Caroline Rushing remembers sitting on a bus in Monroe County, headed to school, while some of her classmates passed around a cigarette. She felt like she couldn’t breathe.
“It was just a bad environment,” Rushing said.
So she helped make Monroe County a tobacco-free school district. Then she helped get a tobacco-free park in the Southern Kentucky county.
Now, working with the Kentucky Youth Advocates, Rushing is trying to accomplish a more difficult task — persuading the Kentucky General Assembly to raise the state cigarette tax by $1 a pack. She was among a group of students and doctors rallying for the tax increase in the Capitol Rotunda on Wednesday, but their words were met with misgivings by Republican leaders.
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“As a general rule, we just tend to be very reluctant to raise taxes and certainly there’s no way you can argue that it’s not a tax increase,” said House Speaker Pro Tempore David Osborne, R-Prospect. “So that certainly has to go into the conversation and has to be considered and balanced with the overall benefits of it.”
Kentucky last increased its cigarette tax rate to 60 cents a pack in 2009, when Democrats controlled the House of Representatives and governor’s mansion. Since then, Republicans have gained control of Frankfort and shown little enthusiasm for raising taxes despite slow revenue growth and an unfunded liability of more than $40 billion in the state’s ailing public pension systems.
The state would bring in an estimated $100 million each year if it raised the cigarette tax $1, according to the fiscal note on a 2017 bill to raise the tax filed by Rep. Jim Wayne, D-Louisville. That amount would not solve the state’s money problems, but it could ease deep spending cuts proposed by Gov. Matt Bevin. For example, Bevin’s proposal to eliminate all state funding for 70 programs would save the state an estimated $85 million a year.
Knowing that many Republicans are reluctant to raise taxes, advocates are emphasizing the health benefits of a cigarette tax increase. They point out studies that show raising the cigarette tax helps decrease the number of people who smoke and studies that show 34 percent of cancer deaths in Kentuckians age 35 and older can be attributed to smoking, the highest rate in the nation.
More than 8,000 Kentuckians die of tobacco-related illnesses a year, according to the Kentucky Cabinet for Health and Family Services. Smoking-related illnesses and conditions cost Medicaid and Medicare $1.2 billion a year in Kentucky.
“So much of this measure is around health,” said Terry Brooks, executive director of Kentucky Youth Advocates.
Kentucky’s cigarette tax is among the lowest in the nation, according to the Tax Foundation, a conservative-leaning think tank in Washington D.C. Raising the tax by $1 would make Kentucky’s tax the same as Ohio, at $1.60.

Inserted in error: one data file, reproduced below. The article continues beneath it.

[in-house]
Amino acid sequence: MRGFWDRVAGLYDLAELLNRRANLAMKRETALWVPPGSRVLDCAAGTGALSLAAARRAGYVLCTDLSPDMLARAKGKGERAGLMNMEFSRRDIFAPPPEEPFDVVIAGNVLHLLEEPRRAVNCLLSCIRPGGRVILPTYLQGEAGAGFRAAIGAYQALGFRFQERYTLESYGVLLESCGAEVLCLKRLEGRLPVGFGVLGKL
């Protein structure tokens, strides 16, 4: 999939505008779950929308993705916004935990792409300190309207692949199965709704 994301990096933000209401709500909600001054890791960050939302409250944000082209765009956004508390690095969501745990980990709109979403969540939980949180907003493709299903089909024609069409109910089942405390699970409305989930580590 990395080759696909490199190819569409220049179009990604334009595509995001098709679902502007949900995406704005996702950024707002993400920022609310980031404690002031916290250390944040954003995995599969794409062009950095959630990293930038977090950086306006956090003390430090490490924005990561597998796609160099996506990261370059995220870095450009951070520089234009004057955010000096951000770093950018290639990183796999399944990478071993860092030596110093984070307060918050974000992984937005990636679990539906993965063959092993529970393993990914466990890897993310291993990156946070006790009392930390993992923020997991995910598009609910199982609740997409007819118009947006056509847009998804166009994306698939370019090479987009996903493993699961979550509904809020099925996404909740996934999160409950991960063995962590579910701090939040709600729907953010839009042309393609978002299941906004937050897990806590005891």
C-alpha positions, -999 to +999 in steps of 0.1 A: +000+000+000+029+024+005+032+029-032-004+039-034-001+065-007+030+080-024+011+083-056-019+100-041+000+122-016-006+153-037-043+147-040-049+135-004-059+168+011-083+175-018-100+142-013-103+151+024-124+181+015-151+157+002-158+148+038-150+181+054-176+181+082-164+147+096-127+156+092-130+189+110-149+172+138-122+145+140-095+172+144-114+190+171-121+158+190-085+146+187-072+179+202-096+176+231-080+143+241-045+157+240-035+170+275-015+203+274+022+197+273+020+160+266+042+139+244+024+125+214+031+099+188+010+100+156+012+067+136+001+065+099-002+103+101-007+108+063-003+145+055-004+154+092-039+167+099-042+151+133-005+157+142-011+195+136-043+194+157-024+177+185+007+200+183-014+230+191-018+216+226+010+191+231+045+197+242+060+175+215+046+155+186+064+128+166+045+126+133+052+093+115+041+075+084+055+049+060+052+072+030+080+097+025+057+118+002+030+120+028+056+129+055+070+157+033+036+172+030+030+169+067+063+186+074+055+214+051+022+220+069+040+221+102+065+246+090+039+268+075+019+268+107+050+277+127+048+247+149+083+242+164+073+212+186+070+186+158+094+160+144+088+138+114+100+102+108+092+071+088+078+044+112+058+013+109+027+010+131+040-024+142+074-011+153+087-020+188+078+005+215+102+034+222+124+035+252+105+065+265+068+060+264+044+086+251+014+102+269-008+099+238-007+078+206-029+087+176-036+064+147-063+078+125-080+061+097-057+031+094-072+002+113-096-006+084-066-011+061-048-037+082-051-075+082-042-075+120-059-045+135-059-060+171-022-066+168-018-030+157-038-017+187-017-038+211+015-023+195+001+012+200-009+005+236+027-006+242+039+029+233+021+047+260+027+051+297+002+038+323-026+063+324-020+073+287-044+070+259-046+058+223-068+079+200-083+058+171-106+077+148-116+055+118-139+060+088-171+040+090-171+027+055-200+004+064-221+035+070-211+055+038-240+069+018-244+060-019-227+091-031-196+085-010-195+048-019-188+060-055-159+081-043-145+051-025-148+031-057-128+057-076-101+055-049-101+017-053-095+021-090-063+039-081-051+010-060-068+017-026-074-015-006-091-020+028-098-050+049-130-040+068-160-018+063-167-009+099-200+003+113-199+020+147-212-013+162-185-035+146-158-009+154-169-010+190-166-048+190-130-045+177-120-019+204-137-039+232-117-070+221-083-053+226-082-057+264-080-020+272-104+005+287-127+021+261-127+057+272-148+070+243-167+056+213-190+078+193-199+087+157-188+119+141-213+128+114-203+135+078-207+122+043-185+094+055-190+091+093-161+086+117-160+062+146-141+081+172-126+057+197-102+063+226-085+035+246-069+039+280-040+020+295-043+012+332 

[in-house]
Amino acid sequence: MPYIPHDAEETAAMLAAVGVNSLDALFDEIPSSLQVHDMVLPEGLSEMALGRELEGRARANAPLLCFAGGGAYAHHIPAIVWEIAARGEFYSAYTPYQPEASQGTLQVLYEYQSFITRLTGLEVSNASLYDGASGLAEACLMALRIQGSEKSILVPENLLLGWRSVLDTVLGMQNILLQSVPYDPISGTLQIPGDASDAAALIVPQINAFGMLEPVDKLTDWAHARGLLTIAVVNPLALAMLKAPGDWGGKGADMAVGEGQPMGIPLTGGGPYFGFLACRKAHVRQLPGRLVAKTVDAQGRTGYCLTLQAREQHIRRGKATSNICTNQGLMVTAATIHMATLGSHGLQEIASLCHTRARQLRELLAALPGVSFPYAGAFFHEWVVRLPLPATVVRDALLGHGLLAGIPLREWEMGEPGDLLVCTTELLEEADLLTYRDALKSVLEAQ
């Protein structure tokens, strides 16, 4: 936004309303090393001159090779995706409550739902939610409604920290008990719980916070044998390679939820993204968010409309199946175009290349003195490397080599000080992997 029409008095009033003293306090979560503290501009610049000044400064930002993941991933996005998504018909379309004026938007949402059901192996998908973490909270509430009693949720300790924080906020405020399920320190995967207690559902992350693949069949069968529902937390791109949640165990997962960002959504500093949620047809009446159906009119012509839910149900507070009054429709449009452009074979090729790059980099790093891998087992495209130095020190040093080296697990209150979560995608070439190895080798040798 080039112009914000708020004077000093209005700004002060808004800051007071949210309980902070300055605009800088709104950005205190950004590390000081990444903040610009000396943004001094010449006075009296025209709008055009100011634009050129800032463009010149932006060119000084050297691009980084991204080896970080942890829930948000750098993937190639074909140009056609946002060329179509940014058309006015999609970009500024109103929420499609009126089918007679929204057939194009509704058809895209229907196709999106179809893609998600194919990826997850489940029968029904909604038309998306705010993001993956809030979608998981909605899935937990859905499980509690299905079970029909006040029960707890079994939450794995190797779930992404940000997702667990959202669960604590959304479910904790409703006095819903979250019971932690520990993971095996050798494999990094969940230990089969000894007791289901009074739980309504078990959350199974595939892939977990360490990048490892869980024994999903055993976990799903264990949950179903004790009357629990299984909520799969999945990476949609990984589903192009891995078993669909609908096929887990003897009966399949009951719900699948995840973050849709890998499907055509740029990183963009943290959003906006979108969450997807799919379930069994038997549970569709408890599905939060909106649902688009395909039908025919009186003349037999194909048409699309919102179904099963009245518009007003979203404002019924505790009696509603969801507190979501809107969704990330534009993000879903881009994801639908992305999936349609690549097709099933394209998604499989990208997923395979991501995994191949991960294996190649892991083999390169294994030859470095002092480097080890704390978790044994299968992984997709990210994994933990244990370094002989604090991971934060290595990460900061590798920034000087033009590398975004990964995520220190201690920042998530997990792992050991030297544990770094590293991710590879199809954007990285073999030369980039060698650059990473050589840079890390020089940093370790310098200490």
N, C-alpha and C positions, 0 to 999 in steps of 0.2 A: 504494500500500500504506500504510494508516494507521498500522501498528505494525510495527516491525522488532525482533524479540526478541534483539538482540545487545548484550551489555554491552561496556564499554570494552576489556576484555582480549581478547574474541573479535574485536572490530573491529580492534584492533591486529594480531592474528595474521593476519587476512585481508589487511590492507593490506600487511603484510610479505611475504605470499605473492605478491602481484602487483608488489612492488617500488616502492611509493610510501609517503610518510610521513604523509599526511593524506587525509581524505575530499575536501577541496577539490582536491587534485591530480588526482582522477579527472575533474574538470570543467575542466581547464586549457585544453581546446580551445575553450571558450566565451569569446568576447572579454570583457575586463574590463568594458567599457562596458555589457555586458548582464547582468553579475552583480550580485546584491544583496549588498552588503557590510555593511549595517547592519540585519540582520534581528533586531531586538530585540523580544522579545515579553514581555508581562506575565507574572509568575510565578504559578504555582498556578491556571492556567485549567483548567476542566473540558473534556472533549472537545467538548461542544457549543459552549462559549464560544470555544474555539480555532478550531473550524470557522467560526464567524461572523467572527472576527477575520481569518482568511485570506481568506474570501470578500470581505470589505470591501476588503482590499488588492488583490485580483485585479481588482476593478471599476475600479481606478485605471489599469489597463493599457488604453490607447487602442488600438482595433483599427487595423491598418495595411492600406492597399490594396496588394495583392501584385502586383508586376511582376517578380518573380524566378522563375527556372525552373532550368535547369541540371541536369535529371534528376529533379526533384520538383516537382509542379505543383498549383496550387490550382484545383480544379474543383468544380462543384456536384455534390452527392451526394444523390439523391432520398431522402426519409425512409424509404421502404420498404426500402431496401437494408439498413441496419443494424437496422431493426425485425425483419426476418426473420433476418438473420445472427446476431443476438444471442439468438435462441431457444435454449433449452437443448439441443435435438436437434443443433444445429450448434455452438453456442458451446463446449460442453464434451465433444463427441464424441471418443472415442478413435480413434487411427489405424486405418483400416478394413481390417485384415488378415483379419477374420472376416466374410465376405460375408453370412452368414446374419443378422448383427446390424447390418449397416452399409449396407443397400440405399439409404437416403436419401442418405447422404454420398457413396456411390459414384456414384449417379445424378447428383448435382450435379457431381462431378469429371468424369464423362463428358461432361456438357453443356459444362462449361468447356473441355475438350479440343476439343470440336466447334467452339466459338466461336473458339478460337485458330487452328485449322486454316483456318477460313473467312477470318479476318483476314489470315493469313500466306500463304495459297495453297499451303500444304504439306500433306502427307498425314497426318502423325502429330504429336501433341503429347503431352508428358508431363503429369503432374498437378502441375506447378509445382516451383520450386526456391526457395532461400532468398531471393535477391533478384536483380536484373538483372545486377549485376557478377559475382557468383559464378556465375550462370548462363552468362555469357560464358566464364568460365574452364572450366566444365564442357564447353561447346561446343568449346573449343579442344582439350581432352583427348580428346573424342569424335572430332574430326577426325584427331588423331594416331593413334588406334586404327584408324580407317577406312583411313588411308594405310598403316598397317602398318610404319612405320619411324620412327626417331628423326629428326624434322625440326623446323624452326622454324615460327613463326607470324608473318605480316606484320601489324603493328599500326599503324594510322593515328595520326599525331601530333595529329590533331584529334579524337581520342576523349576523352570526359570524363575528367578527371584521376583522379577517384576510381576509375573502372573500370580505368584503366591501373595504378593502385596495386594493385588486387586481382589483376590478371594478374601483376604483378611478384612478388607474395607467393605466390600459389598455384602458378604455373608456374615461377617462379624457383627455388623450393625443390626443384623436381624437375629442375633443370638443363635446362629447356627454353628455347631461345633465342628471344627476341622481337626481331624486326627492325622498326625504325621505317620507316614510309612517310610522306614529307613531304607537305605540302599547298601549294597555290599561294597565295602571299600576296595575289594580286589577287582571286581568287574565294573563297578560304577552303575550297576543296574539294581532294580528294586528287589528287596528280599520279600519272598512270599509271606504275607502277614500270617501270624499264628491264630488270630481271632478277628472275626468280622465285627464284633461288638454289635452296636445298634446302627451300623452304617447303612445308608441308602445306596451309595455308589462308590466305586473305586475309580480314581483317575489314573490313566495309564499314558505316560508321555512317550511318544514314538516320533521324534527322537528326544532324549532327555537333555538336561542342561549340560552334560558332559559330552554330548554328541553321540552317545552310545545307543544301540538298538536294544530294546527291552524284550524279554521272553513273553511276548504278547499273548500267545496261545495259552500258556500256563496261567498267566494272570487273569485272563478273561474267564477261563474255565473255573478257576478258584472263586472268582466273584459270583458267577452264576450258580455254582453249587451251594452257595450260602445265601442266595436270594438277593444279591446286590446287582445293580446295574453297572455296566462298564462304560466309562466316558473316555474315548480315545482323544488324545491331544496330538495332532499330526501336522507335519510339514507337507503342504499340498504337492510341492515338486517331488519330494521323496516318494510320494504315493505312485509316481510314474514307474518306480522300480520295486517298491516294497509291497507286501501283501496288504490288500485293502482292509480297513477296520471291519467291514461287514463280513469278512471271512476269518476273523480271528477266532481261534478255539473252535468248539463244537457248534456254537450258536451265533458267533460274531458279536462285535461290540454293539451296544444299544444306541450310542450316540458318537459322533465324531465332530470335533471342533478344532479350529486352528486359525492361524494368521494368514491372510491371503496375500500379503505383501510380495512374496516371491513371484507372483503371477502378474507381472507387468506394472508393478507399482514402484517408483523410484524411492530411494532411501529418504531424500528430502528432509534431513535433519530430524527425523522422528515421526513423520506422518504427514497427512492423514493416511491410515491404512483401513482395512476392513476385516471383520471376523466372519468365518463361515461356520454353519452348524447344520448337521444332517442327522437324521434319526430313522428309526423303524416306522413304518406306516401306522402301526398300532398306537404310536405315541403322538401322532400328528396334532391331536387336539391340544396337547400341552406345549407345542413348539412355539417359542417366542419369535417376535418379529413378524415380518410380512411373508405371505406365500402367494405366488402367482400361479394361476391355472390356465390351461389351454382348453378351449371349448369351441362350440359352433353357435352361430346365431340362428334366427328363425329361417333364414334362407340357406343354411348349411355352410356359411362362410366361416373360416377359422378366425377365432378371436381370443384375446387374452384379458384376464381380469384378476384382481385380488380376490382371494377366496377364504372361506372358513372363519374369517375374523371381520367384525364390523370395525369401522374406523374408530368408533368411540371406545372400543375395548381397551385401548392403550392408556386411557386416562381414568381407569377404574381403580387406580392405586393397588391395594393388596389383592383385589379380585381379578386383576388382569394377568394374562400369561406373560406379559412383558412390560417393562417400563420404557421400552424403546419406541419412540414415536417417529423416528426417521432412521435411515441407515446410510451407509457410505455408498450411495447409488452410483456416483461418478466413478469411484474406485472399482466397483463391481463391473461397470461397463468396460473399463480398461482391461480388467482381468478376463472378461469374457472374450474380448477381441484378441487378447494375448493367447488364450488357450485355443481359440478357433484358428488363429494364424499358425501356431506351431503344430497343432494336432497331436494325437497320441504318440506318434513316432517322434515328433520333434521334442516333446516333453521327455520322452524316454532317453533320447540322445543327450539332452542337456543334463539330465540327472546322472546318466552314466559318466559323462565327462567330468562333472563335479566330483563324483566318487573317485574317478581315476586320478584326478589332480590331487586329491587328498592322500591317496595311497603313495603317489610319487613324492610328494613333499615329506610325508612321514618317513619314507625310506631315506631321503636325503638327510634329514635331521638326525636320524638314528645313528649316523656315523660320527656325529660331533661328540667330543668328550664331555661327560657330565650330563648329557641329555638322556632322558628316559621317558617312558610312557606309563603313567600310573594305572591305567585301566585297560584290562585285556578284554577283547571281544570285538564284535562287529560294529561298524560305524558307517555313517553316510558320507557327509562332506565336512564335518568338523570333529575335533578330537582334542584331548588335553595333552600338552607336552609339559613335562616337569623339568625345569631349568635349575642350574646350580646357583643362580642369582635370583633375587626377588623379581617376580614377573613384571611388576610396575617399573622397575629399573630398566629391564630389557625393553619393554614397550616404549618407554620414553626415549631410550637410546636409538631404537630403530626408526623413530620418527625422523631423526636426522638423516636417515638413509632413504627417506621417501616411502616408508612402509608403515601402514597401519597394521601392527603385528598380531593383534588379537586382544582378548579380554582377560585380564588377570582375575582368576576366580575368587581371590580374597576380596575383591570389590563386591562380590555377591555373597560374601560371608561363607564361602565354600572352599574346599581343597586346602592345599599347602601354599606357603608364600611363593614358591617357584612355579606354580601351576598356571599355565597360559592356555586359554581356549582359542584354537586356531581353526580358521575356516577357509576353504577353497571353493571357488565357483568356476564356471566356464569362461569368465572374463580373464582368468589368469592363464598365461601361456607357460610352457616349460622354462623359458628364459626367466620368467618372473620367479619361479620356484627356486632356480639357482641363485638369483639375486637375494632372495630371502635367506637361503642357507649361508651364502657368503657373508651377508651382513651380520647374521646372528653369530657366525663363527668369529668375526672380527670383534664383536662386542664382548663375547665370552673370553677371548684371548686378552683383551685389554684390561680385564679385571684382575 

“The facts are clear that we are well below any other state,” said Julie Raque-Adams, a Louisville Republican who is chairwoman of the Senate Committee on Health and Welfare. “Raising that up a dollar has shown that it will cause people not to start smoking, it will cause people to break the habit and it will save the people of Kentucky a tremendous amount of money on health-related expenses.”
Many of her fellow Republicans, though, are less enthusiastic.
Senate Majority Floor Leader Damon Thayer, R-Georgetown, who gets a say in which bills are heard on the Senate floor, said he thinks the cigarette tax is a declining source of revenue and isn’t worth a stand-alone bill that doesn’t make broader changes to the state’s tax code.
“I think it will change people’s habits, but it will also create a black market for tobacco that will not be taxed,” Thayer said.
Another issue facing Senate Bill 29, which would raise the cigarette tax, is that all revenue-generating bills must originate in the House of Representatives, according to the Kentucky Constitution.
Still, a cigarette tax increase could be part of overall tax reform, Thayer said, referencing a potential special legislative session to overhaul the state’s antiquated tax laws that Gov. Matt Bevin had promised would happen last year, and now promises to call in 2018.
A spokesman for Bevin said the governor is open to considering a cigarette tax increase as part of a broader tax reform effort, but he stopped short of pledging support.
“Gov. Bevin has called for meaningful tax reform to simplify and modernize Kentucky’s tax code — a crucial component to getting our fiscal house in order,” said Woody Maglinger, a spokesman for Bevin. “Tax reform must ensure that we are competitive with surrounding states and that general fund revenue keeps pace with economic growth. Effective tax reform must consider all taxes and tax expenditures, including the cigarette tax.”
So far, there have been few formal discussions about reforming the state’s tax system.
Osborne doesn’t expect the House to consider a stand-alone bill to increase the cigarette tax, but said he thinks it could be included in a larger bill to generate revenue this session.
“We have not polled that issue within our caucus,” Osborne said. “I know that there is considerable discussion amongst members and certainly people from the outside but we have not gotten far enough into that to really figure out if we have overall support for that or not.”